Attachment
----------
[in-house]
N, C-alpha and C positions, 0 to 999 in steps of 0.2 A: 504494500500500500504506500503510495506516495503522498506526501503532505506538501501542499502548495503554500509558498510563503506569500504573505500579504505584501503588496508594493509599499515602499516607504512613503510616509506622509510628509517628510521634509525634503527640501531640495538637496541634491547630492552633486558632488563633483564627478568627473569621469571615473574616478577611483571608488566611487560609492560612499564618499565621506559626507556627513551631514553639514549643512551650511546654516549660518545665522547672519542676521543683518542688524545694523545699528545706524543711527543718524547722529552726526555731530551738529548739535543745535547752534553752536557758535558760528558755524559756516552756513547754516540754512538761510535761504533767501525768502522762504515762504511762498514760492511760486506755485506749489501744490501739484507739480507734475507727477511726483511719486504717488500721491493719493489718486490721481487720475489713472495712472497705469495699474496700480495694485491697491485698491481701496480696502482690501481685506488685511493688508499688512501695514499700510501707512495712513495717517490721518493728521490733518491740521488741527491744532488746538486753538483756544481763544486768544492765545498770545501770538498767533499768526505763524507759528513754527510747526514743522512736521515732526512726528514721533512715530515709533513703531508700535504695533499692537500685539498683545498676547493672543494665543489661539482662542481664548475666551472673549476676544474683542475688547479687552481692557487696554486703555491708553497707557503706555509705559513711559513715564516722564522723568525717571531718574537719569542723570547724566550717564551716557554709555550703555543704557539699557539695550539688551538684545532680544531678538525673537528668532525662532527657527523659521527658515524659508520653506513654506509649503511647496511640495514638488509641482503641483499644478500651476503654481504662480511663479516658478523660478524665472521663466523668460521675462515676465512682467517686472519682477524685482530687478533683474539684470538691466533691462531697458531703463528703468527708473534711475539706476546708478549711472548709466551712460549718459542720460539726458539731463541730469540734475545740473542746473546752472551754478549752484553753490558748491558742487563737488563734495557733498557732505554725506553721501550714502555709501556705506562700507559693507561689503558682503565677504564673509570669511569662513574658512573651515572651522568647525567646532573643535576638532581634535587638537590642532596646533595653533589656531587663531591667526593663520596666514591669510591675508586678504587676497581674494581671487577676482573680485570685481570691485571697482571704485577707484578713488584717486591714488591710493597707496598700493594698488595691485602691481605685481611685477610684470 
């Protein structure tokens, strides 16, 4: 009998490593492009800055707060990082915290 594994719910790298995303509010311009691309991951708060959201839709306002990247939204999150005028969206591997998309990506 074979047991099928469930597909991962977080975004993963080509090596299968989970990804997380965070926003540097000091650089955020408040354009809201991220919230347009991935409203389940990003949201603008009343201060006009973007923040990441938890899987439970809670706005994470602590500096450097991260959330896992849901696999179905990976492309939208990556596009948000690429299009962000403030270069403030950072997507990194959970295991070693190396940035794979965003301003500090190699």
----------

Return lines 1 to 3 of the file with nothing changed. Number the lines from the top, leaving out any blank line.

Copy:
[in-house]
N, C-alpha and C positions, 0 to 999 in steps of 0.2 A: 504494500500500500504506500503510495506516495503522498506526501503532505506538501501542499502548495503554500509558498510563503506569500504573505500579504505584501503588496508594493509599499515602499516607504512613503510616509506622509510628509517628510521634509525634503527640501531640495538637496541634491547630492552633486558632488563633483564627478568627473569621469571615473574616478577611483571608488566611487560609492560612499564618499565621506559626507556627513551631514553639514549643512551650511546654516549660518545665522547672519542676521543683518542688524545694523545699528545706524543711527543718524547722529552726526555731530551738529548739535543745535547752534553752536557758535558760528558755524559756516552756513547754516540754512538761510535761504533767501525768502522762504515762504511762498514760492511760486506755485506749489501744490501739484507739480507734475507727477511726483511719486504717488500721491493719493489718486490721481487720475489713472495712472497705469495699474496700480495694485491697491485698491481701496480696502482690501481685506488685511493688508499688512501695514499700510501707512495712513495717517490721518493728521490733518491740521488741527491744532488746538486753538483756544481763544486768544492765545498770545501770538498767533499768526505763524507759528513754527510747526514743522512736521515732526512726528514721533512715530515709533513703531508700535504695533499692537500685539498683545498676547493672543494665543489661539482662542481664548475666551472673549476676544474683542475688547479687552481692557487696554486703555491708553497707557503706555509705559513711559513715564516722564522723568525717571531718574537719569542723570547724566550717564551716557554709555550703555543704557539699557539695550539688551538684545532680544531678538525673537528668532525662532527657527523659521527658515524659508520653506513654506509649503511647496511640495514638488509641482503641483499644478500651476503654481504662480511663479516658478523660478524665472521663466523668460521675462515676465512682467517686472519682477524685482530687478533683474539684470538691466533691462531697458531703463528703468527708473534711475539706476546708478549711472548709466551712460549718459542720460539726458539731463541730469540734475545740473542746473546752472551754478549752484553753490558748491558742487563737488563734495557733498557732505554725506553721501550714502555709501556705506562700507559693507561689503558682503565677504564673509570669511569662513574658512573651515572651522568647525567646532573643535576638532581634535587638537590642532596646533595653533589656531587663531591667526593663520596666514591669510591675508586678504587676497581674494581671487577676482573680485570685481570691485571697482571704485577707484578713488584717486591714488591710493597707496598700493594698488595691485602691481605685481611685477610684470 
């Protein structure tokens, strides 16, 4: 009998490593492009800055707060990082915290 594994719910790298995303509010311009691309991951708060959201839709306002990247939204999150005028969206591997998309990506 074979047991099928469930597909991962977080975004993963080509090596299968989970990804997380965070926003540097000091650089955020408040354009809201991220919230347009991935409203389940990003949201603008009343201060006009973007923040990441938890899987439970809670706005994470602590500096450097991260959330896992849901696999179905990976492309939208990556596009948000690429299009962000403030270069403030950072997507990194959970295991070693190396940035794979965003301003500090190699």